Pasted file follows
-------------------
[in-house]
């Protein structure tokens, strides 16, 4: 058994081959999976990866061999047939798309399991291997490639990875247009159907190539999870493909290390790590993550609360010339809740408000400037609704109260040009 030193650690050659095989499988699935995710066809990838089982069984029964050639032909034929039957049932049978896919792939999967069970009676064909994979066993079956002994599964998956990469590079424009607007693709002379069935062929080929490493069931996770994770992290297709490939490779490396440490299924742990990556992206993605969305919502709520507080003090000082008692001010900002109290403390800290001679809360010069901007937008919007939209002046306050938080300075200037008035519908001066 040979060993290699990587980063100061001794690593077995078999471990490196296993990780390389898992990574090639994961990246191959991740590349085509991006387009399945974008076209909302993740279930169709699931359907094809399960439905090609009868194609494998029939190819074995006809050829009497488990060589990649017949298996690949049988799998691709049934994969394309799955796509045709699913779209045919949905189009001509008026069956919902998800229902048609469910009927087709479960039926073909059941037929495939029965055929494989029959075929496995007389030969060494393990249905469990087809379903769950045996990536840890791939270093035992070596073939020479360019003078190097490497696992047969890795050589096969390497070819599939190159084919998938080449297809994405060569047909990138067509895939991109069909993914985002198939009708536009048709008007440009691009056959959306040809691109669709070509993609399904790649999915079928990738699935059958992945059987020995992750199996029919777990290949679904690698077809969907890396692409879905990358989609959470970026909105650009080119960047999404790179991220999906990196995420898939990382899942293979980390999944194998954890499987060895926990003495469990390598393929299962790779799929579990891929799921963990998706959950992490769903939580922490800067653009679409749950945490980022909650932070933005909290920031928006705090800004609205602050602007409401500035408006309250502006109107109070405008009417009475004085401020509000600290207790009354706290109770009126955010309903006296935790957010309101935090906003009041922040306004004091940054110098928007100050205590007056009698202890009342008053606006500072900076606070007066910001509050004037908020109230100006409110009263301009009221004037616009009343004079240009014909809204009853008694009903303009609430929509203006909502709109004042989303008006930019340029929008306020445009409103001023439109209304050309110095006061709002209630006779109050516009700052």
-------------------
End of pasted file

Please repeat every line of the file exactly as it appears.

[in-house]
């Protein structure tokens, strides 16, 4: 058994081959999976990866061999047939798309399991291997490639990875247009159907190539999870493909290390790590993550609360010339809740408000400037609704109260040009 030193650690050659095989499988699935995710066809990838089982069984029964050639032909034929039957049932049978896919792939999967069970009676064909994979066993079956002994599964998956990469590079424009607007693709002379069935062929080929490493069931996770994770992290297709490939490779490396440490299924742990990556992206993605969305919502709520507080003090000082008692001010900002109290403390800290001679809360010069901007937008919007939209002046306050938080300075200037008035519908001066 040979060993290699990587980063100061001794690593077995078999471990490196296993990780390389898992990574090639994961990246191959991740590349085509991006387009399945974008076209909302993740279930169709699931359907094809399960439905090609009868194609494998029939190819074995006809050829009497488990060589990649017949298996690949049988799998691709049934994969394309799955796509045709699913779209045919949905189009001509008026069956919902998800229902048609469910009927087709479960039926073909059941037929495939029965055929494989029959075929496995007389030969060494393990249905469990087809379903769950045996990536840890791939270093035992070596073939020479360019003078190097490497696992047969890795050589096969390497070819599939190159084919998938080449297809994405060569047909990138067509895939991109069909993914985002198939009708536009048709008007440009691009056959959306040809691109669709070509993609399904790649999915079928990738699935059958992945059987020995992750199996029919777990290949679904690698077809969907890396692409879905990358989609959470970026909105650009080119960047999404790179991220999906990196995420898939990382899942293979980390999944194998954890499987060895926990003495469990390598393929299962790779799929579990891929799921963990998706959950992490769903939580922490800067653009679409749950945490980022909650932070933005909290920031928006705090800004609205602050602007409401500035408006309250502006109107109070405008009417009475004085401020509000600290207790009354706290109770009126955010309903006296935790957010309101935090906003009041922040306004004091940054110098928007100050205590007056009698202890009342008053606006500072900076606070007066910001509050004037908020109230100006409110009263301009009221004037616009009343004079240009014909809204009853008694009903303009609430929509203006909502709109004042989303008006930019340029929008306020445009409103001023439109209304050309110095006061709002209630006779109050516009700052």